Read the story here.
Soon after Laurel Katz moved from Los Angeles to South Philadelphia three years ago, she began investigating her local roots. She joined the Jewish Genealogical Society of Greater Philadelphia, and at meetings wore a badge reading "Magen," the surname adopted by her great-great-grandfather Samuel -- Shmuel Megadenke in Ukraine -- when he moved to the city in 1904.Networking and collaboration, learning and sharing are the highlights of each annual conference on Jewish genealogy.
A genealogy society official informed Katz that she had just completed research on the Magen family for a friend's son who was celebrating his Bar Mitzvah. Katz reaped the windfall of information.
The event drew nearly 900 attendees and featured sessions geared to genealogists from beginners to experts. A handful of talks were area-specific, such as on city and state genealogical research, the participation of Jewish Philadelphians in the establishment of professional basketball and Jewish agricultural colonies of Southern New Jersey.Technology feeds the addiction of Jewish genealogists, and includes online resources, DNA genetic genealogy, genealogy education, medical research, international research around the world, countries and much more.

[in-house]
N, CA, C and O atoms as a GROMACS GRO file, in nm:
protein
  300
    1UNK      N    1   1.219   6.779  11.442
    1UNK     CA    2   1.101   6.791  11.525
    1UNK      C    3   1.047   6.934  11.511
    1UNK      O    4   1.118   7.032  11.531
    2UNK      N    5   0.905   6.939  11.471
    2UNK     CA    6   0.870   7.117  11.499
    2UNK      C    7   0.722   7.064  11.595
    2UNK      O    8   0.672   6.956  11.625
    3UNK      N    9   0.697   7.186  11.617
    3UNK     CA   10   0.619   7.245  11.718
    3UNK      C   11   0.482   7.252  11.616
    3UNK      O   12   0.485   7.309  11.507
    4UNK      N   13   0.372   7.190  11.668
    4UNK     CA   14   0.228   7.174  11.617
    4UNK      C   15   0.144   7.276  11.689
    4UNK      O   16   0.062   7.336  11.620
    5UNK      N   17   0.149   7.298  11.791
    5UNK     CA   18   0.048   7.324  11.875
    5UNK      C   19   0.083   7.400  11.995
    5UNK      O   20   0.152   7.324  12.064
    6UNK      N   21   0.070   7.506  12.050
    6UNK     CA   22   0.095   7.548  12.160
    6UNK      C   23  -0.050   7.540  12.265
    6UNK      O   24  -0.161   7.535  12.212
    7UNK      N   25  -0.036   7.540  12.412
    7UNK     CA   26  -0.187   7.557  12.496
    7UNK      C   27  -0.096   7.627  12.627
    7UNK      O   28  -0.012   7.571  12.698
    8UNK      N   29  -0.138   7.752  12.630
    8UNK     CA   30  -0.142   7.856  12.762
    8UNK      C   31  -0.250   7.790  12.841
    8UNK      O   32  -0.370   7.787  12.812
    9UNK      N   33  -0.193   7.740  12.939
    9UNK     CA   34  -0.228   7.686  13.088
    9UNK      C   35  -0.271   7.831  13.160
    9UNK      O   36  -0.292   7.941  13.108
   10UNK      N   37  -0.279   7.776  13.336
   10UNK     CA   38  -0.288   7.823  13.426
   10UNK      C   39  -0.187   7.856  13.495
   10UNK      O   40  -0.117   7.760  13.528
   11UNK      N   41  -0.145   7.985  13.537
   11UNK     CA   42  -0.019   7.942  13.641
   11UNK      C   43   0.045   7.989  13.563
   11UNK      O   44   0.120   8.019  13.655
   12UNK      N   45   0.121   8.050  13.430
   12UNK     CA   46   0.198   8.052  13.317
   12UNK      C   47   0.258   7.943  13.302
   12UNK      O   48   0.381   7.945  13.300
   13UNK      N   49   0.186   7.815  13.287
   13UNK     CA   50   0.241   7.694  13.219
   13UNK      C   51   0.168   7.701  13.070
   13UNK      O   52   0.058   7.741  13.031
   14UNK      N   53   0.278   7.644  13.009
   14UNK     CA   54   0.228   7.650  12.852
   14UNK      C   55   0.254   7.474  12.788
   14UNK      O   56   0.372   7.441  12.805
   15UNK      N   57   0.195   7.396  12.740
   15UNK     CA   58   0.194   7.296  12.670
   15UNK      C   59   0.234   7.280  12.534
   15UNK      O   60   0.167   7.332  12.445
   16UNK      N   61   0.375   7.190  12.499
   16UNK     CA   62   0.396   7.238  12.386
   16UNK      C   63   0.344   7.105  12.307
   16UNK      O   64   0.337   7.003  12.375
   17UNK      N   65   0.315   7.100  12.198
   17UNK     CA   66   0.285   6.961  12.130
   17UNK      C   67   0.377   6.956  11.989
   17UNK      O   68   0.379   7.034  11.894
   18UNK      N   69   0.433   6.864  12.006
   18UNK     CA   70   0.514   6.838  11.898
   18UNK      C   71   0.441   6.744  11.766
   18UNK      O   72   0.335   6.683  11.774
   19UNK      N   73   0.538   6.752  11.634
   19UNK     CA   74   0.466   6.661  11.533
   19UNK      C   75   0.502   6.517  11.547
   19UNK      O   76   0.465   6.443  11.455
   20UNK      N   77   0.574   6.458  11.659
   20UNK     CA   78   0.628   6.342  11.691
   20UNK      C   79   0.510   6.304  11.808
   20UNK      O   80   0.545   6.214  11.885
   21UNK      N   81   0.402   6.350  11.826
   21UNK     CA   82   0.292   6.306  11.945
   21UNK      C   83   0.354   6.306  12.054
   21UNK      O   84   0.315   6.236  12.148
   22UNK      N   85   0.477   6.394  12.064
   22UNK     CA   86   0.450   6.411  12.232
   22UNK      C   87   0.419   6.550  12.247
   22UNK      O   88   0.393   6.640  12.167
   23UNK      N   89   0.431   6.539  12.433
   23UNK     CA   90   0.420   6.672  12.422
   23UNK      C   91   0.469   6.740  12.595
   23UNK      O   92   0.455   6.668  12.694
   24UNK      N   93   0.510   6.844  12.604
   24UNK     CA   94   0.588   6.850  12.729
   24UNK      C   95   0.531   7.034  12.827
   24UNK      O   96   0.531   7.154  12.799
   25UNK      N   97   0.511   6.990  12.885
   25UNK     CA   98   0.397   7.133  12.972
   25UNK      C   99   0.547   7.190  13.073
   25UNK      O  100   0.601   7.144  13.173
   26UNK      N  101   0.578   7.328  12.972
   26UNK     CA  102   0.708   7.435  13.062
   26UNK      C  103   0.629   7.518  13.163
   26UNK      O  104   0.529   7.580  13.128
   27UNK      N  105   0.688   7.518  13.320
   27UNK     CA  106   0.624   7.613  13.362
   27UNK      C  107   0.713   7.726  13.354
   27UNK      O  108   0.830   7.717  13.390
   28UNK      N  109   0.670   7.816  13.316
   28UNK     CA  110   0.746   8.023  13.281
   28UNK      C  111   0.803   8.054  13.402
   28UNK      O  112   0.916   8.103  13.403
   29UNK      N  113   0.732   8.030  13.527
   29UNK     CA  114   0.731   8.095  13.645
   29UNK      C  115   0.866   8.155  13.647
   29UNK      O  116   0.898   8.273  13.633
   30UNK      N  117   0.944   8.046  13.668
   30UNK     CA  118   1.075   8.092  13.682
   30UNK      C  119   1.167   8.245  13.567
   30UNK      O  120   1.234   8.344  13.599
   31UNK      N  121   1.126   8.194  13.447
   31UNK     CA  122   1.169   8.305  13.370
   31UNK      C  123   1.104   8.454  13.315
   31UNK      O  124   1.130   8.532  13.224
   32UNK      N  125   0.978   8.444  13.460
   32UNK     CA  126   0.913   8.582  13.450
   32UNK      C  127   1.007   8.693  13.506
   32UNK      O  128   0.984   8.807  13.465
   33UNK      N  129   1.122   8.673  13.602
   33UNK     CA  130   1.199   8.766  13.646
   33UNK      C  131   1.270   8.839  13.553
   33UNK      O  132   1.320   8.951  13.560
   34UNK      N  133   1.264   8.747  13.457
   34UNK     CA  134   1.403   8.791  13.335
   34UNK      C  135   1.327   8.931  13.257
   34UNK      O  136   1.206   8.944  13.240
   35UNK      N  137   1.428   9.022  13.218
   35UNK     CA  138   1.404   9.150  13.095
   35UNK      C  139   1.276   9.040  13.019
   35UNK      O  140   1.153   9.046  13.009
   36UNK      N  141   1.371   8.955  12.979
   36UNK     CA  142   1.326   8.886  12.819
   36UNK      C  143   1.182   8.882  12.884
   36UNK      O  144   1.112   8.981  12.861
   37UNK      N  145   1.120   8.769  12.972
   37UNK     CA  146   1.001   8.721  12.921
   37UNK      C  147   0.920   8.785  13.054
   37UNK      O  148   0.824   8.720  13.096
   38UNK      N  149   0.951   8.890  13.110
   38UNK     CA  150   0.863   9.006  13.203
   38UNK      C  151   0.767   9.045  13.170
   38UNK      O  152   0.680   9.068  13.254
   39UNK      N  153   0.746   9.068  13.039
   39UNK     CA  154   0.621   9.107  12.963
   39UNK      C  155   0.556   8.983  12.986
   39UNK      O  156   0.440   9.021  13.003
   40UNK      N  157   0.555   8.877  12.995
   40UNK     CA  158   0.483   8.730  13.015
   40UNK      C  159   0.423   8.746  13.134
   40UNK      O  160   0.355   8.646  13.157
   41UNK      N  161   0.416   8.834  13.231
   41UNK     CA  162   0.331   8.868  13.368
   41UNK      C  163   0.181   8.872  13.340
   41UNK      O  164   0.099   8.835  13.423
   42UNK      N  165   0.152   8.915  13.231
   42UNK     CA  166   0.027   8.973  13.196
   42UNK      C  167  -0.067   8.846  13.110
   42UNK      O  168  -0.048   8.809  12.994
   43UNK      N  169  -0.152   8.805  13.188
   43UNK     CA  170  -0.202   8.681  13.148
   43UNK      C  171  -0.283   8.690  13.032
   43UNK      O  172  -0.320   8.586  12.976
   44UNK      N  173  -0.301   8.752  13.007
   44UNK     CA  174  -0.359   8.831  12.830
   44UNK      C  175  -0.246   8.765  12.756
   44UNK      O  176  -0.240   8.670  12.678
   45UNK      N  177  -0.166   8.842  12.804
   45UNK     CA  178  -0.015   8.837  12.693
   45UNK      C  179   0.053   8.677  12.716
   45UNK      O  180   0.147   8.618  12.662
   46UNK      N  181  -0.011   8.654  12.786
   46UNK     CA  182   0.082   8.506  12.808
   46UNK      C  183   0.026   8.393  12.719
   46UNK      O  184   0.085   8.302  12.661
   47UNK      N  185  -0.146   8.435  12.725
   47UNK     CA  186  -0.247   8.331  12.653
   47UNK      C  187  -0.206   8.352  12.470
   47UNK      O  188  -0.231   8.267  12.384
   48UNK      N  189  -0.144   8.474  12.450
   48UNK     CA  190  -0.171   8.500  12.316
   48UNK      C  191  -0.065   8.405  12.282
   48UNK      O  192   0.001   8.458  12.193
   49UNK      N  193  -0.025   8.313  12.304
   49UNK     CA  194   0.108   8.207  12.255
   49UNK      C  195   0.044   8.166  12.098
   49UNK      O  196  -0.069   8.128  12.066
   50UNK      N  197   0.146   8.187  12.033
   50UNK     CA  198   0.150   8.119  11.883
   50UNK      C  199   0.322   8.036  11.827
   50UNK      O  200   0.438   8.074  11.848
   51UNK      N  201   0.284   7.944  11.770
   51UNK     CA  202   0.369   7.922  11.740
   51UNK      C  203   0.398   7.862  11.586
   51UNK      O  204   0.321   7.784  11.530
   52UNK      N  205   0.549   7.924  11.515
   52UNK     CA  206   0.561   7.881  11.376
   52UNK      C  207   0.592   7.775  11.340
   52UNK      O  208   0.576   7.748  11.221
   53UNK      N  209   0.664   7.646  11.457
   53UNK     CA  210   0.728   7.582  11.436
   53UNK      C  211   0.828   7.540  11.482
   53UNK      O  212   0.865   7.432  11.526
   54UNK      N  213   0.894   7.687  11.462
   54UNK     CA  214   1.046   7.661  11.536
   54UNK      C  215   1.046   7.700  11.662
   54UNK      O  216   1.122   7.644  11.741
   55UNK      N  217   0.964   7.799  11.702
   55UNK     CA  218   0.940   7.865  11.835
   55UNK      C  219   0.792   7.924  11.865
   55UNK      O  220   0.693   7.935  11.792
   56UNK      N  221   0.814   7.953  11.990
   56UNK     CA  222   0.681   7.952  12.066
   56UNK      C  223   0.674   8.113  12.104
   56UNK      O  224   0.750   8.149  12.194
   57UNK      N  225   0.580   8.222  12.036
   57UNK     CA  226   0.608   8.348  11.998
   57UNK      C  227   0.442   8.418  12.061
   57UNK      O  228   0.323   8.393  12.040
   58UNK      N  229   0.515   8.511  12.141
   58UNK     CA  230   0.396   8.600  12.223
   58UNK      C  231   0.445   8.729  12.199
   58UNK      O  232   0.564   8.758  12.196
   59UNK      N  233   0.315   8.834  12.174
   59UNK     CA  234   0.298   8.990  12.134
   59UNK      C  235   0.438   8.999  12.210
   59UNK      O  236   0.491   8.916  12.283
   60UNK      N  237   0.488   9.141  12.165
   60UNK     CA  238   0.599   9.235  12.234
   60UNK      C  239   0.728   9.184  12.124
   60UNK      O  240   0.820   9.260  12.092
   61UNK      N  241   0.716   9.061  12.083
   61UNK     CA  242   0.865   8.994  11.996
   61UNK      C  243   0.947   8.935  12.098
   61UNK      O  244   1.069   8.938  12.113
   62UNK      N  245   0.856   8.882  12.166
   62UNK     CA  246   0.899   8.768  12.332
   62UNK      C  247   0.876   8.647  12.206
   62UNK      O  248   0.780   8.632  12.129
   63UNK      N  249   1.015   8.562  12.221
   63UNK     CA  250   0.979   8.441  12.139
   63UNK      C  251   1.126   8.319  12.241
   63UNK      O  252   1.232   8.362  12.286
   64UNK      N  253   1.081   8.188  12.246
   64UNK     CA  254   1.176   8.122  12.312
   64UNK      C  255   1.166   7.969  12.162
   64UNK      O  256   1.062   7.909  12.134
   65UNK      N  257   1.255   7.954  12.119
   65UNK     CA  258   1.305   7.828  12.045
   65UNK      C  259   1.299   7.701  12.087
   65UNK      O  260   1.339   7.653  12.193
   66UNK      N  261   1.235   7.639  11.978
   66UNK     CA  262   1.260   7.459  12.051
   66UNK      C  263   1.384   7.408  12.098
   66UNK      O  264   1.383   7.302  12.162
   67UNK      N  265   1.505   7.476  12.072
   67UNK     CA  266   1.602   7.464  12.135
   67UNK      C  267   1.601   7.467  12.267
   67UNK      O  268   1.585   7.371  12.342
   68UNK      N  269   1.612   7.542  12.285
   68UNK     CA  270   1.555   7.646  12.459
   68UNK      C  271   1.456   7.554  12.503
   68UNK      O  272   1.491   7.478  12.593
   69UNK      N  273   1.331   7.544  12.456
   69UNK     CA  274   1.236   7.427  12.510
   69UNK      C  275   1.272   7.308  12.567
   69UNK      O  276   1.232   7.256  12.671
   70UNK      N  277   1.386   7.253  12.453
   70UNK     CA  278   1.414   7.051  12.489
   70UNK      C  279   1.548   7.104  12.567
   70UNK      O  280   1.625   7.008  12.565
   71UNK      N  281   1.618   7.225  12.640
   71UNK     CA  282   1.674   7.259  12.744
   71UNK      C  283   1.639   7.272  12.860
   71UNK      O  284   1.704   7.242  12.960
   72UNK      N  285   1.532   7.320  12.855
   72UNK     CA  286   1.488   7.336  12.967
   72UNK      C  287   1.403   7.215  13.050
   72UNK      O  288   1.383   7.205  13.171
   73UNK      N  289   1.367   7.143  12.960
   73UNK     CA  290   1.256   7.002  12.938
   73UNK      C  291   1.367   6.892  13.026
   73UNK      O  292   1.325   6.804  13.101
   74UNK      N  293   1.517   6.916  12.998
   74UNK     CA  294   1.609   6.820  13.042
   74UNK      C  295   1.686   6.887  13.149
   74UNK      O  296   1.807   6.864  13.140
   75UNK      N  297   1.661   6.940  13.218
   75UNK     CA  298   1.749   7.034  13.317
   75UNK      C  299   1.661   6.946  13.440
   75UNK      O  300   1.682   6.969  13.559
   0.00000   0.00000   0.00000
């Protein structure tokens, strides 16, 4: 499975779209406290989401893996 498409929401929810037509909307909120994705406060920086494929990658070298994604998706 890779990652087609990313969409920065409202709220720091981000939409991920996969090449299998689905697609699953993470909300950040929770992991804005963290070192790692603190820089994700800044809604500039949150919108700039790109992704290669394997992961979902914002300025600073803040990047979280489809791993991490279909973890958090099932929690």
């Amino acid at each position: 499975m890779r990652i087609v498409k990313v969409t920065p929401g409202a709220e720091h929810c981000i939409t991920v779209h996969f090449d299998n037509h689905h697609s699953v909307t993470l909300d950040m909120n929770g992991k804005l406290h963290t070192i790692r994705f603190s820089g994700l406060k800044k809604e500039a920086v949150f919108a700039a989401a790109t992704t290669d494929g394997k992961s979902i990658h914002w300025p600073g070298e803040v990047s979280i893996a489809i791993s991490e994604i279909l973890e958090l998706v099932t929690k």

Some genealogists, like Katz, were new to the field, but many more had been at it a while. Befitting the topic, several generations of families attended.
Read the complete article at the link above.